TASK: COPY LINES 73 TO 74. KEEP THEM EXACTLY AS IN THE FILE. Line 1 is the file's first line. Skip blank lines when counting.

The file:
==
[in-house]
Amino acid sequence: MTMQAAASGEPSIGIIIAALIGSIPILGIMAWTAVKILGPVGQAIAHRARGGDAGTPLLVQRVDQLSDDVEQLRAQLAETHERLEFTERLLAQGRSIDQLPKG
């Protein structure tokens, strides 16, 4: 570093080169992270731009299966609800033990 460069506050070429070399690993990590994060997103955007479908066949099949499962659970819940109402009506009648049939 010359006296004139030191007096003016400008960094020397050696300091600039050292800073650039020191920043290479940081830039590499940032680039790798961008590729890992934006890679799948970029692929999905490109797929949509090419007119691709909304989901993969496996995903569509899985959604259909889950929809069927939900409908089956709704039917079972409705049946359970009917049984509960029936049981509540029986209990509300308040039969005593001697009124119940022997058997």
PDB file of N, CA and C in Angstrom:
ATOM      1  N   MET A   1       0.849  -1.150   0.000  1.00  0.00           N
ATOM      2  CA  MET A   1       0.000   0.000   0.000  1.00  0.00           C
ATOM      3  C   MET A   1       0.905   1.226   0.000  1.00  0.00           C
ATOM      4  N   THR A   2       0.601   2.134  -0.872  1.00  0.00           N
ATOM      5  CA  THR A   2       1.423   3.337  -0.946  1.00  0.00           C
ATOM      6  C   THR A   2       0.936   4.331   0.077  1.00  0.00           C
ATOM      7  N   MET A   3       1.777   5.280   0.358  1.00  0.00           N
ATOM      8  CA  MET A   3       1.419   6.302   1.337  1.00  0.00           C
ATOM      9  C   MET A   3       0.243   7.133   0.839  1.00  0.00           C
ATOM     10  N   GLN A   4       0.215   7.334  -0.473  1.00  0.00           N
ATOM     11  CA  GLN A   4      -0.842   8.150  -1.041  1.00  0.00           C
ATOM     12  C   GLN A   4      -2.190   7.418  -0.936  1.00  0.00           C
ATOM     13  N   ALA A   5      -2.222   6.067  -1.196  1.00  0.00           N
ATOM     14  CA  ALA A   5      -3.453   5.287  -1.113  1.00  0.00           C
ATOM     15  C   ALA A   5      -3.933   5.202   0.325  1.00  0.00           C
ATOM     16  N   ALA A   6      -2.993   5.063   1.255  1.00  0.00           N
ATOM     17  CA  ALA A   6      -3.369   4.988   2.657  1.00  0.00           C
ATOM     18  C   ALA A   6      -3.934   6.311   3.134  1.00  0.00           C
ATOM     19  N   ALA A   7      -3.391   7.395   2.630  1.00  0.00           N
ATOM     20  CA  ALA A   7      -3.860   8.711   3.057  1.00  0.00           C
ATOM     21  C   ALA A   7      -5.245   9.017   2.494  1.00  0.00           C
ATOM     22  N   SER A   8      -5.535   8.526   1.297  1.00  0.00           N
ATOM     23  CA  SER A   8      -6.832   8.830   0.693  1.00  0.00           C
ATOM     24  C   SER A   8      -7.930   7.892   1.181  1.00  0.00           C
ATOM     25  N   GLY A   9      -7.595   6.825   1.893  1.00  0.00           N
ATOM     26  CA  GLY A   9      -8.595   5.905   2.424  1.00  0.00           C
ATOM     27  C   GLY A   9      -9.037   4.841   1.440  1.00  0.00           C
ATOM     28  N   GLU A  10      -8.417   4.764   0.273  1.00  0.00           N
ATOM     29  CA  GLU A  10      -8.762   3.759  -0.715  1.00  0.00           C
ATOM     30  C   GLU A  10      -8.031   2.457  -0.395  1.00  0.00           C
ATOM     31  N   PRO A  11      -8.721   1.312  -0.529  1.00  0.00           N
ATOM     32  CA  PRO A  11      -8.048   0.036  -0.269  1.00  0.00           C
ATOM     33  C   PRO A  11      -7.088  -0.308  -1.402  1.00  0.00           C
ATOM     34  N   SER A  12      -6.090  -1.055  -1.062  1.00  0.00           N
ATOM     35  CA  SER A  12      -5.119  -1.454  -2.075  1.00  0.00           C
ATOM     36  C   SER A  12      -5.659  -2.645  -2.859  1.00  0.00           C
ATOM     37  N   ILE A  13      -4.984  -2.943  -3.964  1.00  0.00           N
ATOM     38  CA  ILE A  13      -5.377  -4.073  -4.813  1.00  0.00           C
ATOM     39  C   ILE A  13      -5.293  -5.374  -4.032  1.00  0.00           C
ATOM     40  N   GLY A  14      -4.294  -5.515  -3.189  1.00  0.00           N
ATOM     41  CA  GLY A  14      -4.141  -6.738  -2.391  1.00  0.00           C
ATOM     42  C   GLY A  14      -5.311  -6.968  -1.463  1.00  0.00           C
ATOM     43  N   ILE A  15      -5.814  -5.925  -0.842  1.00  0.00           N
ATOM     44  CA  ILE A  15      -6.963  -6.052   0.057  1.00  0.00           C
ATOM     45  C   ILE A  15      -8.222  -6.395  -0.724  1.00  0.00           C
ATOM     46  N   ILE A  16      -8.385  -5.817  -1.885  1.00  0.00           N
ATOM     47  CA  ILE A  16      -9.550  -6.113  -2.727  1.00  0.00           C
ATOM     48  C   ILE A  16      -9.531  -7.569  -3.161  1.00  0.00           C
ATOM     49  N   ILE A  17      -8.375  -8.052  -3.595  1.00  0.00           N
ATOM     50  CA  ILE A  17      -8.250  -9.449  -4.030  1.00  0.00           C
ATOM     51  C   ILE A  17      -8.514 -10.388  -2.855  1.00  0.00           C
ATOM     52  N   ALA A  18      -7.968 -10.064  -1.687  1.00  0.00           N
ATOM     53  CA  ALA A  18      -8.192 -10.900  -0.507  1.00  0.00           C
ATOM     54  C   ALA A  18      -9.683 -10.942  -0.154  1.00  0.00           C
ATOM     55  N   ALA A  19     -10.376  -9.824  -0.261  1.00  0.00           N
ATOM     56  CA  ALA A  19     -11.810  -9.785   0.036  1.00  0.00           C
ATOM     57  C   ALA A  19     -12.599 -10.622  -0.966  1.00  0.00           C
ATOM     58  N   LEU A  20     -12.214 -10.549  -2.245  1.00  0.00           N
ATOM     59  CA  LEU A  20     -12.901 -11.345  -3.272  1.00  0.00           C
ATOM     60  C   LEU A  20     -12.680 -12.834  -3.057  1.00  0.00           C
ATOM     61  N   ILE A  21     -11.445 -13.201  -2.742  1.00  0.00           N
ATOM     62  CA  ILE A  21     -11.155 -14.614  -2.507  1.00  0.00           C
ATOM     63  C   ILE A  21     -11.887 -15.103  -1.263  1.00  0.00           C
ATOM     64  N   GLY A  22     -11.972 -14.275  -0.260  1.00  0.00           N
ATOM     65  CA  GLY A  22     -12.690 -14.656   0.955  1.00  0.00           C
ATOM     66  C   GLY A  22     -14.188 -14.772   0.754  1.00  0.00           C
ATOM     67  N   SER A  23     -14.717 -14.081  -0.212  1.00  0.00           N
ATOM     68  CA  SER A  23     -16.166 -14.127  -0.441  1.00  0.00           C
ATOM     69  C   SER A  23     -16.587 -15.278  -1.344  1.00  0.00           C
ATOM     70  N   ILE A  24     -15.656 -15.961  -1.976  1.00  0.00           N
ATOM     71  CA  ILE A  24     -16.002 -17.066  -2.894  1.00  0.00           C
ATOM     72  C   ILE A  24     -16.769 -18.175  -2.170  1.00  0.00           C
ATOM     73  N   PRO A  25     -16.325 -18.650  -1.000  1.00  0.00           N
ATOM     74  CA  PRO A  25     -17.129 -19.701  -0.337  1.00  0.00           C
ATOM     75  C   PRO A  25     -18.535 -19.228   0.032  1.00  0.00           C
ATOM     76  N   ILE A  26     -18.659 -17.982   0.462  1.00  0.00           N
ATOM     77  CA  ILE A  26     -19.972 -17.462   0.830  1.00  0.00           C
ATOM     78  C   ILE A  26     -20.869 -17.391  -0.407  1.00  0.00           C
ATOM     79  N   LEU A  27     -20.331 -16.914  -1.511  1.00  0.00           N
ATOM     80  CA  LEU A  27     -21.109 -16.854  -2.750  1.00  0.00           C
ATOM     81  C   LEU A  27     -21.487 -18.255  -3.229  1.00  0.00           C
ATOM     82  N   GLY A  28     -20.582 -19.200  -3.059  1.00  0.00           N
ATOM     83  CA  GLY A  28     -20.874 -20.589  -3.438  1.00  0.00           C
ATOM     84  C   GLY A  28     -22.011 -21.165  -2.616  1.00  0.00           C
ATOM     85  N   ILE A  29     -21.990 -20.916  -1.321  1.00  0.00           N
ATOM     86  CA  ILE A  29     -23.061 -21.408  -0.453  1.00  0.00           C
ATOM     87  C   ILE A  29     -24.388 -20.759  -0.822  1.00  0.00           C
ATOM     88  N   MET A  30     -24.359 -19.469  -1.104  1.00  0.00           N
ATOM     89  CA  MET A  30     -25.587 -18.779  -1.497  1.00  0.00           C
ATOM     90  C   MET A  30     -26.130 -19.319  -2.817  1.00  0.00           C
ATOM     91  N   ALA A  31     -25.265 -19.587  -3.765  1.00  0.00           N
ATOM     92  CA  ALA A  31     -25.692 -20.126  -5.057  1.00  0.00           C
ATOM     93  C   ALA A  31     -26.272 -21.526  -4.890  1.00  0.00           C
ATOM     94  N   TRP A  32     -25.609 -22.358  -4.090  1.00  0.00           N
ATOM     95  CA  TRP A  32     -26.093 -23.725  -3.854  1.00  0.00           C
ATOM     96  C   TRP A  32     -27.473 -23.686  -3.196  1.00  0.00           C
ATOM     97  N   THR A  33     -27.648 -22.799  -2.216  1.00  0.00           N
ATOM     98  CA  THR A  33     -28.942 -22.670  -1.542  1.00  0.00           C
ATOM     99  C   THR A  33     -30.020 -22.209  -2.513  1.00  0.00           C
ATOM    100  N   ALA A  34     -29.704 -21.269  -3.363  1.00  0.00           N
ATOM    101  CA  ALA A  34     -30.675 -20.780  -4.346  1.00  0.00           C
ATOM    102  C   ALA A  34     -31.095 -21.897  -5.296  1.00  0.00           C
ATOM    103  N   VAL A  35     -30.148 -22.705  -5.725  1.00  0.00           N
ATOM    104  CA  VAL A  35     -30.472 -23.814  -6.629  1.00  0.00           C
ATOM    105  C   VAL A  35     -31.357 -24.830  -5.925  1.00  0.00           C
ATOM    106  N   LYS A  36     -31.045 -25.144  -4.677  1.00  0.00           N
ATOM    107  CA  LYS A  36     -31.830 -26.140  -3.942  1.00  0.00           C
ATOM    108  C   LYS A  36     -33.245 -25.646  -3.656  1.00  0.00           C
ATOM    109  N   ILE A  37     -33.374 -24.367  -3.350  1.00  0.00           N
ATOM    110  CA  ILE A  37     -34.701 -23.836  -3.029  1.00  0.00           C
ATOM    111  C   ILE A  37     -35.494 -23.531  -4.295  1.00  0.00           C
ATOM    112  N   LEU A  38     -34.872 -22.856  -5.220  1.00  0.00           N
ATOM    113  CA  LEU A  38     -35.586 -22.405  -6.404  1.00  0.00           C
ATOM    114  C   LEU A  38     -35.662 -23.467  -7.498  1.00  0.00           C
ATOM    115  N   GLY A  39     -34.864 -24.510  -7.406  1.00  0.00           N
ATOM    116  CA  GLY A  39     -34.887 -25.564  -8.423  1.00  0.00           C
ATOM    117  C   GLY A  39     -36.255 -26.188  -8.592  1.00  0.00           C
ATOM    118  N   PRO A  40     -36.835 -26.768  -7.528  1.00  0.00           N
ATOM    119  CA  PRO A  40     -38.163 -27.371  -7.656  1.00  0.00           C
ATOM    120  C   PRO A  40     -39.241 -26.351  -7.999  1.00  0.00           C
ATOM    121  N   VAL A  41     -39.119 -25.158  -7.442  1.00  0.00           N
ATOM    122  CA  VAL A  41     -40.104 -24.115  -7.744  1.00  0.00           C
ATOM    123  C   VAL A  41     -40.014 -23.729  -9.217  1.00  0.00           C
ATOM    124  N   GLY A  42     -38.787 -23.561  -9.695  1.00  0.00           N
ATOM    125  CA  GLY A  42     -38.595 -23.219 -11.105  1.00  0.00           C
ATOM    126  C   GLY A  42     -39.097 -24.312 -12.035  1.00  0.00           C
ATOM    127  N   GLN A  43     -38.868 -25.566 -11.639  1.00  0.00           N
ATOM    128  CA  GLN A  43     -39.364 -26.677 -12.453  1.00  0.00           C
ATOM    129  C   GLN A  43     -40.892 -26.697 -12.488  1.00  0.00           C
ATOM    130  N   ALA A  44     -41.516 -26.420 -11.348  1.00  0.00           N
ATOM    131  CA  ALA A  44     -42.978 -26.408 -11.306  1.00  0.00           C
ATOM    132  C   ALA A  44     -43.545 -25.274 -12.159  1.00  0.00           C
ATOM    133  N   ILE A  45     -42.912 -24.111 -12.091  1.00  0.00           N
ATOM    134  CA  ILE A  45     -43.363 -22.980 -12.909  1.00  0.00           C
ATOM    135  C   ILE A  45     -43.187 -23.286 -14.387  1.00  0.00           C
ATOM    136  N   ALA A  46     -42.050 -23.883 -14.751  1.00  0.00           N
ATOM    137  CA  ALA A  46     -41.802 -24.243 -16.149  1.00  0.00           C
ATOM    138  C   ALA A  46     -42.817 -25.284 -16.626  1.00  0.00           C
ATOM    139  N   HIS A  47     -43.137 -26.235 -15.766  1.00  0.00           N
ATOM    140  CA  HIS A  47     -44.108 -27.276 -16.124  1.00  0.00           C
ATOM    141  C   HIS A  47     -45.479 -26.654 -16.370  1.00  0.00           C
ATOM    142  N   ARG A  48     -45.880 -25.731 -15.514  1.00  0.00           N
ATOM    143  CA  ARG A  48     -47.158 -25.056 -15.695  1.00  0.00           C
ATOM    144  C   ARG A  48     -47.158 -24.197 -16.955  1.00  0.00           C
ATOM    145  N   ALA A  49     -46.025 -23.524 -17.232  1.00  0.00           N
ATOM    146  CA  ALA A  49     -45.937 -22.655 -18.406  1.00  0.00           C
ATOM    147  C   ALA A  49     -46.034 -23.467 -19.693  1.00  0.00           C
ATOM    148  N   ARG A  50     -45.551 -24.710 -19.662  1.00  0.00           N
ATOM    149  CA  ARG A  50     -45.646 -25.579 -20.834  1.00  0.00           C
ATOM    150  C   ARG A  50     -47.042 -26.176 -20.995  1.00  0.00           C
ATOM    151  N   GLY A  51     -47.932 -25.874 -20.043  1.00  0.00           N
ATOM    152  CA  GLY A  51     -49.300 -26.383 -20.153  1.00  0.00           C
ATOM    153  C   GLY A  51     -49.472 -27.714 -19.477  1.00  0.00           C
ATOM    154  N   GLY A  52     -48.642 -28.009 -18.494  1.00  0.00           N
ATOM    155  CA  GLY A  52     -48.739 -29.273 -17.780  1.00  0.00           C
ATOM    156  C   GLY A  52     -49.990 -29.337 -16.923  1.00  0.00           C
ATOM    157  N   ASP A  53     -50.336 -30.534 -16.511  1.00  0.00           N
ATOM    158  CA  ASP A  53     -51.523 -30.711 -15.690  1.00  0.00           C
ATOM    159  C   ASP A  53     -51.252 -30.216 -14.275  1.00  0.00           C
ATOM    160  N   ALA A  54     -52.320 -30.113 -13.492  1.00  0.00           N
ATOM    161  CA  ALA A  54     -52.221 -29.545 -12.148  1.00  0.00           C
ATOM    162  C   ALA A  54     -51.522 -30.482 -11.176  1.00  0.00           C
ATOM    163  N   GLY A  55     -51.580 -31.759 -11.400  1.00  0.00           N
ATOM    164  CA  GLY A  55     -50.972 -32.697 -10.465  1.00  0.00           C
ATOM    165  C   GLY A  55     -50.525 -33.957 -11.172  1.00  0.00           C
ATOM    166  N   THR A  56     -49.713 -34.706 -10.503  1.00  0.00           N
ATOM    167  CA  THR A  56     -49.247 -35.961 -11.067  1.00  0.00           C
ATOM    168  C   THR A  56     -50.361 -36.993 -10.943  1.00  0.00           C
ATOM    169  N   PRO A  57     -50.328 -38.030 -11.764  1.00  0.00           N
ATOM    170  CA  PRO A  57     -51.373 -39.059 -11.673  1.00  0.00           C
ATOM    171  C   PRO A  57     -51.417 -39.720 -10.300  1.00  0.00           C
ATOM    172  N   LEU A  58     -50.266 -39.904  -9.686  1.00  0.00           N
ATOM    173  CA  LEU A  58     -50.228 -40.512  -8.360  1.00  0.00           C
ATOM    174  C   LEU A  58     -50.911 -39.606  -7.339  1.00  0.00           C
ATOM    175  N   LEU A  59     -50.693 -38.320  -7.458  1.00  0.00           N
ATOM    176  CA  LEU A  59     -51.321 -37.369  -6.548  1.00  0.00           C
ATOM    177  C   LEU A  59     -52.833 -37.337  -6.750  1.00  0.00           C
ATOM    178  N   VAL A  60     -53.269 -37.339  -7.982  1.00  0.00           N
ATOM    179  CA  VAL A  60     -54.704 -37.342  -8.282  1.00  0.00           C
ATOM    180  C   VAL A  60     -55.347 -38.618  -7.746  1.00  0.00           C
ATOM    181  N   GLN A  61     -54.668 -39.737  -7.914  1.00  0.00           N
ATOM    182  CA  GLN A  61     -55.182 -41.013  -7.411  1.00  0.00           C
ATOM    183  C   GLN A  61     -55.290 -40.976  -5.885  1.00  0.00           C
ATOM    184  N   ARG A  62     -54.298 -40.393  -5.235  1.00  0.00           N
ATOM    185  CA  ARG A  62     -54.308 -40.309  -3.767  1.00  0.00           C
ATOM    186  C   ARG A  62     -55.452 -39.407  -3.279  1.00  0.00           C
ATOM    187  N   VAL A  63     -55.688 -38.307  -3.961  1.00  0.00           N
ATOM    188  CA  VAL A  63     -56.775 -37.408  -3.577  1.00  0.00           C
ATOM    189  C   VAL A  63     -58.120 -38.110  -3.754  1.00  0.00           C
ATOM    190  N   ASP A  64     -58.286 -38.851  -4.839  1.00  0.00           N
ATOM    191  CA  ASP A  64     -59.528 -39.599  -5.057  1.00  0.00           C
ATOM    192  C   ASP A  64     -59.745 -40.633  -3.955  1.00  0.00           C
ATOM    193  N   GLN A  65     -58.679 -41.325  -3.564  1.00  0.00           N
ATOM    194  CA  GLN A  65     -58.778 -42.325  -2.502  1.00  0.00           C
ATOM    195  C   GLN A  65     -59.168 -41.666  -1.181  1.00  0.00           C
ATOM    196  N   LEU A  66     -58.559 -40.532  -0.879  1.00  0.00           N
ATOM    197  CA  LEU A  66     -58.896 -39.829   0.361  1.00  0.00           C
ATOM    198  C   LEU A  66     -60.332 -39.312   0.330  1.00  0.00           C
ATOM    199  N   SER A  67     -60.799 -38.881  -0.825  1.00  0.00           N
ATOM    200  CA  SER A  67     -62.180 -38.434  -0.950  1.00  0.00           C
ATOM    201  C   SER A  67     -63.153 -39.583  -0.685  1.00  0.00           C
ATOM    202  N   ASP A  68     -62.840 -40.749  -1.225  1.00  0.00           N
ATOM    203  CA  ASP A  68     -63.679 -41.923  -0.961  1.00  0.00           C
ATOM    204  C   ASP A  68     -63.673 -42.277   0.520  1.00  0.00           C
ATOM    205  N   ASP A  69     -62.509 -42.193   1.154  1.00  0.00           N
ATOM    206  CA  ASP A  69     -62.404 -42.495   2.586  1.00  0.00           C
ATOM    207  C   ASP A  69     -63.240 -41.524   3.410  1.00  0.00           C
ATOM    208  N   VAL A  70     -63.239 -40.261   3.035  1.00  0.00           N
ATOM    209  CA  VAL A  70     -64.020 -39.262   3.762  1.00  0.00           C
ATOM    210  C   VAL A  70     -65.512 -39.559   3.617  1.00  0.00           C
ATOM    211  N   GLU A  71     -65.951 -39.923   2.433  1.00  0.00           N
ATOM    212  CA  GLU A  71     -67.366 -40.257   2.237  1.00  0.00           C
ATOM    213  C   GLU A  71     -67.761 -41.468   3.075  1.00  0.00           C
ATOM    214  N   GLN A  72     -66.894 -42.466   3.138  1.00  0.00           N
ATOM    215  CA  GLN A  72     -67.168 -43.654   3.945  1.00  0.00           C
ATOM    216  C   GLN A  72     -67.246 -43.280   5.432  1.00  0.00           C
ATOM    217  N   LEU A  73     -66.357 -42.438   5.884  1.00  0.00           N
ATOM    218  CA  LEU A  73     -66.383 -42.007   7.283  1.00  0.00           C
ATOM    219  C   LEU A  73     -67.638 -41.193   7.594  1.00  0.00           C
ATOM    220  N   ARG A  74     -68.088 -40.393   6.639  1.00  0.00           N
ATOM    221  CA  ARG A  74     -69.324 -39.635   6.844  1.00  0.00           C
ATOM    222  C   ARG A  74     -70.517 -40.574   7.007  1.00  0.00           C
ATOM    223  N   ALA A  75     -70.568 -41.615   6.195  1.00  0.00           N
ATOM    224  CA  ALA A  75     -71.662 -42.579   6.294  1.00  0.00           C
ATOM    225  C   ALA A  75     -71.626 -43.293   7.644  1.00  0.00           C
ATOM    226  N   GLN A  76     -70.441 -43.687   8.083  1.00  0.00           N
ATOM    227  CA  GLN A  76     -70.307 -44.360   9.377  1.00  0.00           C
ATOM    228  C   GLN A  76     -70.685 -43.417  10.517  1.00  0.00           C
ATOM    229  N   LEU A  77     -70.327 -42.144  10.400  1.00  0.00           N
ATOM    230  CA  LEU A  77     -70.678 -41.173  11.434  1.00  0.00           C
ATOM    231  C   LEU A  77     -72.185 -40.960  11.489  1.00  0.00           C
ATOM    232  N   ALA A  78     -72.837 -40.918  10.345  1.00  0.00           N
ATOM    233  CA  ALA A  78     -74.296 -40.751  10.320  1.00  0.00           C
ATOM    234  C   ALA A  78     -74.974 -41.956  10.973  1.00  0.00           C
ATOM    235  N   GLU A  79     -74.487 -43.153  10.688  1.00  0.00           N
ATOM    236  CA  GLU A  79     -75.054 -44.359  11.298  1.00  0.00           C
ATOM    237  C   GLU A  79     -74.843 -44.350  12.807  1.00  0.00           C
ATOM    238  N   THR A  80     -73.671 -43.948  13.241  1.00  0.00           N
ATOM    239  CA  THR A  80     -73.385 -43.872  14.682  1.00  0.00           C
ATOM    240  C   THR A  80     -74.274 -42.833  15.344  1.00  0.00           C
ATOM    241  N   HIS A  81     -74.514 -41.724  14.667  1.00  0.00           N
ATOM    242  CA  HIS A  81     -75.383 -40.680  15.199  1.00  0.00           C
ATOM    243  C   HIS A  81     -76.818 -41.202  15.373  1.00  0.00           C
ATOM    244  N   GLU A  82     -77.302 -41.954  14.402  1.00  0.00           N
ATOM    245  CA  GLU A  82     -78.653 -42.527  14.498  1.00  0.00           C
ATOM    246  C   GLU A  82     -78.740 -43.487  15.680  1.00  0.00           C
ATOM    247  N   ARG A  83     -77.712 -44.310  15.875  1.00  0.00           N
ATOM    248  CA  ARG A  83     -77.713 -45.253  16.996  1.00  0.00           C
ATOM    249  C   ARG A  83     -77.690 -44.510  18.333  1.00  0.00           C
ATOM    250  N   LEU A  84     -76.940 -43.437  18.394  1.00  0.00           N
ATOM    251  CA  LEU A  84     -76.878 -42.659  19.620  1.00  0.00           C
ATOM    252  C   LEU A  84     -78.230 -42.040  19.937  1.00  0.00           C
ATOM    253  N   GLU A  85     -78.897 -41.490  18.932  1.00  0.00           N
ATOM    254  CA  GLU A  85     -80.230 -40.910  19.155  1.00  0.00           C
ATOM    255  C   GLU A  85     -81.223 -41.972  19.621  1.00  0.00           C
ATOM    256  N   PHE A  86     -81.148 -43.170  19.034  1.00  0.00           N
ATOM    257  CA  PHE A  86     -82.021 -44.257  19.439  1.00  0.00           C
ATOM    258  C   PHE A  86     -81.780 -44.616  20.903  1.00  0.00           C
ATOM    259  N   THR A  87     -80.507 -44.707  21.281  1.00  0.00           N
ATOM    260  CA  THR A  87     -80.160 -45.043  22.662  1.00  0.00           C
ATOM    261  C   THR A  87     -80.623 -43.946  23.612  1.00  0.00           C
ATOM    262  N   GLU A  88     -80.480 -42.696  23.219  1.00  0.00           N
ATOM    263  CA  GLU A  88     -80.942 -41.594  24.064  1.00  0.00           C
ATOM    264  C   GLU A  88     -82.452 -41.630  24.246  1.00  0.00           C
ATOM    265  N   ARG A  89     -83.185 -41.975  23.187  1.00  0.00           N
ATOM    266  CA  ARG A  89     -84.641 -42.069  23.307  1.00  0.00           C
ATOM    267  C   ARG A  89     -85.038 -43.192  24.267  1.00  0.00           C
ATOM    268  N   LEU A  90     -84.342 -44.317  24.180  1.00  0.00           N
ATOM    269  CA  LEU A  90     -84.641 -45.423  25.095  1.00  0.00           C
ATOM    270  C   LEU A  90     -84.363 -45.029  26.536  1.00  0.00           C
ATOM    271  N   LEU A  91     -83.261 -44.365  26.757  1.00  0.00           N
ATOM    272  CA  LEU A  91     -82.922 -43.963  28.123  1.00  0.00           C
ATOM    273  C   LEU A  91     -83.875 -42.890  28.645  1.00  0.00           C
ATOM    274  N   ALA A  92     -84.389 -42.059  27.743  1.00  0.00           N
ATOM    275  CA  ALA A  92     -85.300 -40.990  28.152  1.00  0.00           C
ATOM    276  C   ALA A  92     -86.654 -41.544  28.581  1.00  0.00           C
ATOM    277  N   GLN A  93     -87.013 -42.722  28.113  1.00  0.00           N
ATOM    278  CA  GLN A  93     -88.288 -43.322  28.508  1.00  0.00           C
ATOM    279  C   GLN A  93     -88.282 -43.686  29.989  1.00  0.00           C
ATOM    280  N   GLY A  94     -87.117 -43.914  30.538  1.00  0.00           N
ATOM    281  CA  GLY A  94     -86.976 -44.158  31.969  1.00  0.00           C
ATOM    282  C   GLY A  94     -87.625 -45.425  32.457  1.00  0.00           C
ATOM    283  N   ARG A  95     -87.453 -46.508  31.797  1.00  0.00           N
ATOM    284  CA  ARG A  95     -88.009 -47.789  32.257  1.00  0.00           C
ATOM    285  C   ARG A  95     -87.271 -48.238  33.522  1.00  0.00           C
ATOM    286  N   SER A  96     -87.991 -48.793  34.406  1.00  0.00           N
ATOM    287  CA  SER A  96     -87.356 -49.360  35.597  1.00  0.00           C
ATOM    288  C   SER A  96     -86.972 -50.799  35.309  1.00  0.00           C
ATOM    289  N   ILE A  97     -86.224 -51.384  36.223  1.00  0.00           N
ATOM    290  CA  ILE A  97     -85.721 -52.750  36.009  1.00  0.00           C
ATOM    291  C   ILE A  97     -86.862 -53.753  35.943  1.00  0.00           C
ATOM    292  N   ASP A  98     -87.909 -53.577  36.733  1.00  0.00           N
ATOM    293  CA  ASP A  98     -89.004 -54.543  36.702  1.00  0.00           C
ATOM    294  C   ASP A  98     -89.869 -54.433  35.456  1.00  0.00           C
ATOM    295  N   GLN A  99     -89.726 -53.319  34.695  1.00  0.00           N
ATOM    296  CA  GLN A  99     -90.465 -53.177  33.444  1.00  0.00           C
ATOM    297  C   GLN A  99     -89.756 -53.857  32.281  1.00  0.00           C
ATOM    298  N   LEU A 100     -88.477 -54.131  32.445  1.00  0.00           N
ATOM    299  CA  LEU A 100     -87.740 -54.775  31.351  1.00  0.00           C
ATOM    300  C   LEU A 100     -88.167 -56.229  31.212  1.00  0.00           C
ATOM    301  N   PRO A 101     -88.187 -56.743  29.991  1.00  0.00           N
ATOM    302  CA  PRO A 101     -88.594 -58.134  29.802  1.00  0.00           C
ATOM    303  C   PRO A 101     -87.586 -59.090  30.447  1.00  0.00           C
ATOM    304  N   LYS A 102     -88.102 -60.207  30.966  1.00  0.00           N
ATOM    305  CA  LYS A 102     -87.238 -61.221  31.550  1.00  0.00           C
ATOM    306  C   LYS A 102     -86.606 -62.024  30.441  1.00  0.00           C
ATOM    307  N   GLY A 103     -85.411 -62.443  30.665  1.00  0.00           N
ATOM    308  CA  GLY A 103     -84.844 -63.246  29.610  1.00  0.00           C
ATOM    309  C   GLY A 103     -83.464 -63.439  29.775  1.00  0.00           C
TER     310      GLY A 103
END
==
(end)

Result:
ATOM     69  C   SER A  23     -16.587 -15.278  -1.344  1.00  0.00           C
ATOM     70  N   ILE A  24     -15.656 -15.961  -1.976  1.00  0.00           N